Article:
Talking to & Supporting Young People After Violence

Recent months have brought several heartbreaking national tragedies that continue to impact the well-being of the young people, families, and communities we serve--and the providers who support them.

In Memphis, body cam footage revealed the police slaying of Tyre Nichols, a young father, photographer, and Black man. In Monterey Park, 11 people were shot during Lunar New Year festivities. They were grandparents, family members, dancers, and Asian Americans. In Half Moon Bay, seven people who were farmworkers emigrated from China or Mexico were shot. In Colorado Springs, five people were killed and 19 more were injured by gun violence in the attack on Club Q, an LGBTQ+ nightclub.

We know that, for many people, the events of the last few weeks have been traumatizing and have reactivated past traumas. We have seen the ways that racism, hate, and bigotry continue to bias how the media and our systems (judicial, education, etc.) respond to police violence and community violence.

We recognize that the events in Memphis, Monterey Park, Half Moon Bay, and Colorado Springs are not the same--but they can provoke similar questions for caregivers, educators, and other people working in youth-serving systems. How do we explain these events to children and teens in age-appropriate ways? How do we both protect and empower young people?


This newsletter includes several resources and events to support you in your work with young people and families. We welcome you to contact NTTAC if you would like to discuss additional training, consultation, or resource needs.


Wishing you care, healing, and empowerment in the work, 

The NTTAC Team

For Caregivers & Youth-Serving Providers compiled Resources to Support Children’s Emotional Well-Being Amid Anti-Black Racism, Racial Violence, and Trauma for caregivers of children of all races. It includes specific guidance and resources on supporting, reassuring, and educating children about racism, safety, and law enforcement.

The National Child Traumatic Stress Network (NCTSN) has several short tip sheets for caregivers on how to talk to young people about frightening events they may experience in their communities or through the media:

Talking to Teens When Violence Happens (Spanish/Español)

Talking to Children When Scary Things Happen (Spanish/Español) 

How to Talk to Kids About Tyre Nichols and Racist Systems offers strategies and conversation starters for talking about racism with youth from a systemic lens, instead of focusing on "good cops vs. bad cops."

The National Center for School Crisis & Bereavement created brief, FAQ-style guidelines on Talking to children about terrorist attacks and school and community shootings in the news.

In Asian Americans and Pacific Islanders Resources on Discrimination, Anti-Asian Racism, and Trauma, the National Network to Eliminate Disparities in Behavioral Health (NNED) offers resources for talking to children about anti-Asian bias, in addition to resources on self-care and mental health.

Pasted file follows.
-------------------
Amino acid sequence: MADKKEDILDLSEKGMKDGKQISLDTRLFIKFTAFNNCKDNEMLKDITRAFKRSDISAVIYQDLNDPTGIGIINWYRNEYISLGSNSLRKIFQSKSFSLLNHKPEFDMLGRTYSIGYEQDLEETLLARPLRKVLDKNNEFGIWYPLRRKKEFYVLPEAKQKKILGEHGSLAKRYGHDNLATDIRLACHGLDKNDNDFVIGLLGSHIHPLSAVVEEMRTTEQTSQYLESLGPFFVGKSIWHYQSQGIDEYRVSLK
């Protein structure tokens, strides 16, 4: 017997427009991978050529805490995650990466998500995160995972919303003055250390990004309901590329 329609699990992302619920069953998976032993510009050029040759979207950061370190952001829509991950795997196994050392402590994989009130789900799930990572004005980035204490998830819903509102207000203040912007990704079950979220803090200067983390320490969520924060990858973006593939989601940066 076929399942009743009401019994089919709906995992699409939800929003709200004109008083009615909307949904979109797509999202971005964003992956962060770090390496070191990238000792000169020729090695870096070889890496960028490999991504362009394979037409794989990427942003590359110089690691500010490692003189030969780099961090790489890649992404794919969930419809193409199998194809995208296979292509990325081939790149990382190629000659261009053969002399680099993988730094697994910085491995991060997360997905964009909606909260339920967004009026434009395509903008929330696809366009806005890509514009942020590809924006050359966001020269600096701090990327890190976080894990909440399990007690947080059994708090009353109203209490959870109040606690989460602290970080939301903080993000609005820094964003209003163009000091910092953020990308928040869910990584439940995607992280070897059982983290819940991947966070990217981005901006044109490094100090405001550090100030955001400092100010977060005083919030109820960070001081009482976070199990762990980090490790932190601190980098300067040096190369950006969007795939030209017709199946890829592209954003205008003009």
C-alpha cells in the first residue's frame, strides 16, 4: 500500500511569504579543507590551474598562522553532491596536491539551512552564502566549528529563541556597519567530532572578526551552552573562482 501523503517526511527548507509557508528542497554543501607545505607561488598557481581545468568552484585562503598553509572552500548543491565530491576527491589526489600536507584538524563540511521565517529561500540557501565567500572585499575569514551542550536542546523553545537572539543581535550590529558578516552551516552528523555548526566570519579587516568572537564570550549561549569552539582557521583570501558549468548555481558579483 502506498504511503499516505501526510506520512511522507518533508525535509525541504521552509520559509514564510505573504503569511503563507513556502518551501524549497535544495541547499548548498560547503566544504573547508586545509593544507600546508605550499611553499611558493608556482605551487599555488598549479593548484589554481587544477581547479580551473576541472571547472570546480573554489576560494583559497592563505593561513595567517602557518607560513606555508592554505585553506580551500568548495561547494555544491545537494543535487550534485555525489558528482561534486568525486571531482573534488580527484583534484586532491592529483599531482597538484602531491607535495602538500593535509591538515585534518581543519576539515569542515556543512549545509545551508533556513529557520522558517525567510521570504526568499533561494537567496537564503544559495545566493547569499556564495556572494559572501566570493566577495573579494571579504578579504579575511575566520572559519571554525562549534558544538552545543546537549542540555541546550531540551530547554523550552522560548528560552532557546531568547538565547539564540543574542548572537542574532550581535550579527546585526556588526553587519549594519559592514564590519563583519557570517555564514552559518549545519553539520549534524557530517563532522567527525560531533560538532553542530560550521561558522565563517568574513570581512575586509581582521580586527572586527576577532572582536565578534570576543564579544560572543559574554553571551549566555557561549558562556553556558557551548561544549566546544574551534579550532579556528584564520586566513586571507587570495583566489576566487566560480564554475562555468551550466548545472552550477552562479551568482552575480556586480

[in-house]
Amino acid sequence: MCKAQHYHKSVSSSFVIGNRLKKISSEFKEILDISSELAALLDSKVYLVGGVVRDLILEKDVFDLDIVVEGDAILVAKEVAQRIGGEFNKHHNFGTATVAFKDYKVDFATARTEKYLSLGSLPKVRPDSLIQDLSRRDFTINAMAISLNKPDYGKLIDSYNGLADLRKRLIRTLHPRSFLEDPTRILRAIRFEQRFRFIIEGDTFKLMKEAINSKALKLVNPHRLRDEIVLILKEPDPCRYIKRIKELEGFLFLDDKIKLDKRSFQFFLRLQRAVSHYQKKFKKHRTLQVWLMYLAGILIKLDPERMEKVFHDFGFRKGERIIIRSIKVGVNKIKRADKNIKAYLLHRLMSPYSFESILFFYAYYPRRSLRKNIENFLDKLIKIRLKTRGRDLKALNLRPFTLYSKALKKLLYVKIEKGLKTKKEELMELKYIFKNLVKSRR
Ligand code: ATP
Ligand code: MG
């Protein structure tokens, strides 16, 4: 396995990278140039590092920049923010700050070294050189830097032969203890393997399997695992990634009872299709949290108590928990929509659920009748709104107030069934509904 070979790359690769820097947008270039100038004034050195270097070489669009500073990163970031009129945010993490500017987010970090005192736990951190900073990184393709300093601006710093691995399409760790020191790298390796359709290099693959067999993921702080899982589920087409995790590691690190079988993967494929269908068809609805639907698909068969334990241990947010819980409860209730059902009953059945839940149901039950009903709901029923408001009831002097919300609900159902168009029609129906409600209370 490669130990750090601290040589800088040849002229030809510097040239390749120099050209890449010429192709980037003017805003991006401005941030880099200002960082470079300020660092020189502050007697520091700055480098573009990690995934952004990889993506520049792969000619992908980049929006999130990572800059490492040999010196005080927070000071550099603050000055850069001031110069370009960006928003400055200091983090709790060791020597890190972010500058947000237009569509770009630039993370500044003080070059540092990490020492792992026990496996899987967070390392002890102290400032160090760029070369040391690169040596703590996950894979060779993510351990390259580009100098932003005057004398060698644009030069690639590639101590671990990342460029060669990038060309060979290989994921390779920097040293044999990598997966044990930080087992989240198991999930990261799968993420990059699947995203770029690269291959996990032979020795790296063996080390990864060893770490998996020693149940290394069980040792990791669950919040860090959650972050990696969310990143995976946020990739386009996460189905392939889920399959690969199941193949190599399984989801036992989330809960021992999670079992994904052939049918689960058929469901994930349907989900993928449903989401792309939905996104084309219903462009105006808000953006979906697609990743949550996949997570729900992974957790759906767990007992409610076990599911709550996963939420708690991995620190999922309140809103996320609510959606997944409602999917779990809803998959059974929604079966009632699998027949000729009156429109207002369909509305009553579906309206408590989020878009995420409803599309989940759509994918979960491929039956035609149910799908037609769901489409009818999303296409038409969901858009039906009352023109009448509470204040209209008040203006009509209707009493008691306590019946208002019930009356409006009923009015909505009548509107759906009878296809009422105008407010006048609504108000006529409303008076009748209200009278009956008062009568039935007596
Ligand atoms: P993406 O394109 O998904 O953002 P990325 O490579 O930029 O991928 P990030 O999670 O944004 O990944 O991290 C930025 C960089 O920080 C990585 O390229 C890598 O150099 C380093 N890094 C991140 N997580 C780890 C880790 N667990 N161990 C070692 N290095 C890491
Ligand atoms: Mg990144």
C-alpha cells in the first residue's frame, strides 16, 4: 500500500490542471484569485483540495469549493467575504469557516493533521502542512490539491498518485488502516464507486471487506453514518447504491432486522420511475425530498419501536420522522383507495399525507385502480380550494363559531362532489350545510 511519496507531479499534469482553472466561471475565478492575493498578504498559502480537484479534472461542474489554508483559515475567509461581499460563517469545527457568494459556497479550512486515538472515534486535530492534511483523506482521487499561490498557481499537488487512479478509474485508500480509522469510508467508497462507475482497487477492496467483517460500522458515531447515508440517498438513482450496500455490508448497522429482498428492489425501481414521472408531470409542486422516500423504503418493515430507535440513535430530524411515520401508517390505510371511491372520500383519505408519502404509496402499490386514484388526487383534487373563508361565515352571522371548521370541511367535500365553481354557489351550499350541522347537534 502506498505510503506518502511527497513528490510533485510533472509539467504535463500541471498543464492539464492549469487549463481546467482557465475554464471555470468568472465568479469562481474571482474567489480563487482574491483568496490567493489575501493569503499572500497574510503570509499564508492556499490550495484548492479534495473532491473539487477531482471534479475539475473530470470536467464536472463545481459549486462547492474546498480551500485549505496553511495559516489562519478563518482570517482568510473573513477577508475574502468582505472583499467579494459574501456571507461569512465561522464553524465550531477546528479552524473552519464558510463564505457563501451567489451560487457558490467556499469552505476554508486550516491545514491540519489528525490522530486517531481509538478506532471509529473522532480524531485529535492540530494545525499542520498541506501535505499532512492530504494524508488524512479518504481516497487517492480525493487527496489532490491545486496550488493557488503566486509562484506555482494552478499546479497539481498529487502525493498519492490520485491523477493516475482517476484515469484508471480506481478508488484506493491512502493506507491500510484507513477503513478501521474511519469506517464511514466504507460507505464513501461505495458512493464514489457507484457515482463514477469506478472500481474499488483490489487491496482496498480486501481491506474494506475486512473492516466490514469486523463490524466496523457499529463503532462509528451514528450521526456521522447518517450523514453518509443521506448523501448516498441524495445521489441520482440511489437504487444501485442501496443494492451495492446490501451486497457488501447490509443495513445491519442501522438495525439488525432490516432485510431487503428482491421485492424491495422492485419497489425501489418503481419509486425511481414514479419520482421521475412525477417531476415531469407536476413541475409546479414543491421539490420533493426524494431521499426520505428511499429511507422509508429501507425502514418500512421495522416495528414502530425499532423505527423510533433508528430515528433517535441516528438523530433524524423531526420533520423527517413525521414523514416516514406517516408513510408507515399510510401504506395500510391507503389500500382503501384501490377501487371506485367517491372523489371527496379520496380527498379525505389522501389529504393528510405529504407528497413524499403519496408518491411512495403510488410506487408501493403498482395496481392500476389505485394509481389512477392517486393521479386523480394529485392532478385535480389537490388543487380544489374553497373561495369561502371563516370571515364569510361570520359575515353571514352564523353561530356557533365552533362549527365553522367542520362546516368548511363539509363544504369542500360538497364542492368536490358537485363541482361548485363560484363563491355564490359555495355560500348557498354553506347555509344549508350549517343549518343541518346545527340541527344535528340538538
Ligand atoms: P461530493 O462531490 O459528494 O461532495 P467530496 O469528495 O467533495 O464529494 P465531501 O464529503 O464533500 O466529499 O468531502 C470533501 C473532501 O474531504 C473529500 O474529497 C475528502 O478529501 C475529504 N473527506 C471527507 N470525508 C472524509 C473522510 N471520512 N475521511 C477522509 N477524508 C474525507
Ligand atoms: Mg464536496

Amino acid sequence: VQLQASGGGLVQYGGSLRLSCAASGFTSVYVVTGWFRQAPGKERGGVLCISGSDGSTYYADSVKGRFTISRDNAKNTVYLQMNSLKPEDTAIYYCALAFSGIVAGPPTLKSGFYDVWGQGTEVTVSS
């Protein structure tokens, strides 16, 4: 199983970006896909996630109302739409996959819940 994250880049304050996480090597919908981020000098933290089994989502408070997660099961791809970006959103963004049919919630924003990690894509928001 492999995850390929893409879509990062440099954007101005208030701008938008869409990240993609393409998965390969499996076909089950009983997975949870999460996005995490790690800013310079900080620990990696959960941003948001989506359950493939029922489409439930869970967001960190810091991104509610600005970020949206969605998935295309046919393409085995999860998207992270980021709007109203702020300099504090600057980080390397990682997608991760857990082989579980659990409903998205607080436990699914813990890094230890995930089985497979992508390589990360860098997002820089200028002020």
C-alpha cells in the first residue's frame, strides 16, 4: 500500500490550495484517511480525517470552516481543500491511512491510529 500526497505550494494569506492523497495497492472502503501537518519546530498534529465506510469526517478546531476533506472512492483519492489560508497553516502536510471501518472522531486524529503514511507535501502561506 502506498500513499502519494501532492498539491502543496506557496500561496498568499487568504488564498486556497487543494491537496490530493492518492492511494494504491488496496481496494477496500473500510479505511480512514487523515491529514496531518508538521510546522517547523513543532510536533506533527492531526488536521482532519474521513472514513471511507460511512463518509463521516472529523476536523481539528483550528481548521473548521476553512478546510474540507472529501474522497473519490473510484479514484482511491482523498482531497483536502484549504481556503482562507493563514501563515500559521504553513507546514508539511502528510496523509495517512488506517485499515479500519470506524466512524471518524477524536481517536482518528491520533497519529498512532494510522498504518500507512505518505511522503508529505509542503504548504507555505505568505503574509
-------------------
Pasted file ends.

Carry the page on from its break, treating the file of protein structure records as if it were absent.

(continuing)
The American Academy of Child and Adolescent Psychiatry created a Resource Library on Guns and Violence that includes links to tip sheets for working with youth and families, clinical resources, position statements, policy guidance, and more for mental health providers.

For Educators & School Leaders

Learning for Justice continually updates an excellent collection of resources for educators and school leaders on Discussing Race, Racism and Police Violence. It includes links to learning and professional development resources as well as articles about policy and system change.

The National Association of School Psychologists wrote a tip sheet on Supporting Asian, Asian American, and Pacific Islander Students and Families: Tips for Educators in K–12 Settings that focuses on pandemic-era anti-Asian hate, but offers useful strategies that continue to be relevant.

The School Crisis Recovery & Renewal Project ( offers training modules, resources, and ongoing events to support students, educators, school staff, and school leaders to implement trauma-informed strategies in the long-term recovery after crisis.

Featured resources and events:

The Center for Racial Justice in Education continually updates Resources for Talking about Race, Racism and Racialized Violence with Kids, which includes links to articles, resource lists, and teaching strategies.

The National Education Association has a resource page Responding to Gun Violence that includes links to their policy statement; specific, national gun violence policies; and resources for helping students cope, disrupting hate and bias, and leading school site policy and practice.

Lesson Plans

Lesson plans and teacher resources from Share My Lesson, a project of the American Federation of Teachers: Supporting Safe Schools: Lesson Plans and Resources for Gun Violence Prevention

Lesson plans and teacher resources from Educators 4 Social Change: Teaching About Police Brutality

Series of mini-lessons from Facing History and Ourselves to help students in grades 6-12 think critically about the history between law enforcement and Black Americans: Policing and the Legacy of Racial Injustice

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This announcement is supported by SAMHSA of the U.S. Department of Health and Human Services (HHS) as part of a financial assistance award over five years (2020-2025) with 100 percent funded by SAMHSA/HHS. The contents are those of the author(s) and do not necessarily represent the official views of, nor an endorsement, by SAMHSA/HHS, or the U.S. Government.